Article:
The Boardroom is Different in the Gulf Countries
There are 2 ways to look at the gap between where most corporate boardrooms (boards) are in the Gulf today and where the current international best practices for corporate governance are considered to be.
One implies that the Gulf is behind and needs to catch up. There is strong factual support of this viewpoint. An example is how surprised many local boards were by the recent fall in Crude Oil prices and how unprepared they were for the consequences.
Another way to look at the gap is to notice the different starting points for corporate governance in Western Europe and North America, where international best practices originate, and Gulf Arab countries.
Traditions influence current behavior.
No side of the gap can be said to be the best, per se.
One side is simply more natural and familiar for some than the other. There are centuries, and, in the case of the Arabian Peninsula, millennia of history in support of this orientation.
The Arabs’ way of governing and living has clear similarities to those of the ancient Greeks.
Carsten Niebuhr returned as the only survivor of the original 7-member Royal Danish expedition to Arabia in 1761–67. He admired how the Sheikhs barely took any taxes and explained, “When the most prominent citizens are unsatisfied with the ruling Sheikh, they choose another from the same family.”
Ancient Greece was a philosophical ideal at that time, where the concurrent feudal model in Europe was brutal toward its own citizens.
History proved the European boardroom model to be unsustainable, while the basic principles of tribalism show their worth and flexibility by working in the Arab world to this very day. They are the foundation of how businesses are governed, including the handling of the family’s interests, succession between generations and the relationships with business partners.
The seeds of corporate governance were planted around the time of Niebuhr’s observations.
The corporate board was invented by the East Indies Company in the Netherlands the previous century, when it introduced tradable shares to distribute risk when sending off new vessels.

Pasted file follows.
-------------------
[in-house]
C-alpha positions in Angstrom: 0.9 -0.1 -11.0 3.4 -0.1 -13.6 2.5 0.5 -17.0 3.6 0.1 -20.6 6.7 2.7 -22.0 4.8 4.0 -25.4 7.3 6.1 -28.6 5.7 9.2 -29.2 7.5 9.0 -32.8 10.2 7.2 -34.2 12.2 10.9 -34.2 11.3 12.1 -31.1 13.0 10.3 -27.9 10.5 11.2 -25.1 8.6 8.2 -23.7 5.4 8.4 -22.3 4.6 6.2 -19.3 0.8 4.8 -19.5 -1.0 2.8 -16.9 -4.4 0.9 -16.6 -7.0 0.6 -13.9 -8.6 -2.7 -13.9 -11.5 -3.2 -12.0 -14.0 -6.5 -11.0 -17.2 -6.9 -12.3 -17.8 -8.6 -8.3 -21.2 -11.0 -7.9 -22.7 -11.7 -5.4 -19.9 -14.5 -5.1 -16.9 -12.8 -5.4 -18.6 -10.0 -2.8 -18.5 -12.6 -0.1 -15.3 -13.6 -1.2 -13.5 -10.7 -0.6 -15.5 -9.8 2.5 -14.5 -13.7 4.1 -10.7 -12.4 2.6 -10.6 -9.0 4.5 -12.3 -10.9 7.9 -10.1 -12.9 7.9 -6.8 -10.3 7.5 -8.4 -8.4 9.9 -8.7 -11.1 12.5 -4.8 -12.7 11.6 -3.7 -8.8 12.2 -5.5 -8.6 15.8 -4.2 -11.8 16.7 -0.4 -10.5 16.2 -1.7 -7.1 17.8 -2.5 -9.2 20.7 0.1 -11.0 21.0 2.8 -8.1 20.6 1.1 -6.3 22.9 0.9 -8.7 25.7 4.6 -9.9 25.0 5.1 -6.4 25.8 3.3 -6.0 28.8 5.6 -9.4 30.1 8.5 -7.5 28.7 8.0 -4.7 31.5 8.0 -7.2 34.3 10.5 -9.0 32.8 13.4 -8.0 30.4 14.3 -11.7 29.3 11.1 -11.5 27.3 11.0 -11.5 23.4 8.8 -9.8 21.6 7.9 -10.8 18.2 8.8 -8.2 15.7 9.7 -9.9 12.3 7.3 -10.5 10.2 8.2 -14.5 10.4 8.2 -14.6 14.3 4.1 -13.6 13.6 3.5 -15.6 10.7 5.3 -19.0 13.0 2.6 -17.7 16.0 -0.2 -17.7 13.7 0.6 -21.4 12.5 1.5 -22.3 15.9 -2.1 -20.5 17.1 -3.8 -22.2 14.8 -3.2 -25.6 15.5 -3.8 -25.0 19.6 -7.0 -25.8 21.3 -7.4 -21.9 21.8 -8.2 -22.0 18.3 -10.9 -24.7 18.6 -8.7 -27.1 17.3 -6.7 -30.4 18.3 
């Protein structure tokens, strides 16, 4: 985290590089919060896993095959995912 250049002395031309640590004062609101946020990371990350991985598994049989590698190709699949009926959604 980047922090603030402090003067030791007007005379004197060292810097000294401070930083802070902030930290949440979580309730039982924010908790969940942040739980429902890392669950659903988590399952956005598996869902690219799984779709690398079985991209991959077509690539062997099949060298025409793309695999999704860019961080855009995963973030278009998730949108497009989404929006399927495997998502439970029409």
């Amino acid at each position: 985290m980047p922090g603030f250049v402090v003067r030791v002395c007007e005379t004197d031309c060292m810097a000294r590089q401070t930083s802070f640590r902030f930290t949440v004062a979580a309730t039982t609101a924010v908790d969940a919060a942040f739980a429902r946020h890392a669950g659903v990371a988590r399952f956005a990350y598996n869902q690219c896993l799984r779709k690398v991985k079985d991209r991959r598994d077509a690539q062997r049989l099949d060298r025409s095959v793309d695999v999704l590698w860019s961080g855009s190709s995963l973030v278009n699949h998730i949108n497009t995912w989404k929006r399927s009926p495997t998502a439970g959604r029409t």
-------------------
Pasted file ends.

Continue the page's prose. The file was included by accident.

Europe’s absolute monarchies were about to be shaken up, and the Industrial Revolution would strengthen the separate needs for management and supervision. The evolution of corporate governance has been long and tortuous, and further shaped by events like stock market crashes and occasional corporate scandals.
Meanwhile, advanced ownership structures and large organisations have been less of a concern on the Arabian Peninsula. Most of the significant groups have been established within the last 75 years, and have been fueled by the discovery of Crude Oil in one country after the other.
Large-scale farming, manufacturing, finance-demanding expansions and stock exchanges did not play any significant role until recently, and institutional investors still barely do so.
Mind the gap.
You should do that, not least if you are trying to bring a local board up to international standards. A corporate board can, of course, make a conscious decision about pursuing international ideals for how it should work. Among the arguments for doing so is improved access to capital and strengthened position as a business partner. But you can still expect a strong local flavor.
And that is not unique for here.
The same is evident if you happen to observe how boards work, for instance, in my native Denmark and neighboring Sweden, which are united by similar languages and a long interwoven history. The stereotypical board meeting in Denmark is more confrontational than in Sweden, while the latter is more consensus-driven than the former. Neither should you imagine a similar tone in boardrooms on the Arabian Peninsula and those in Western Europe and North America.
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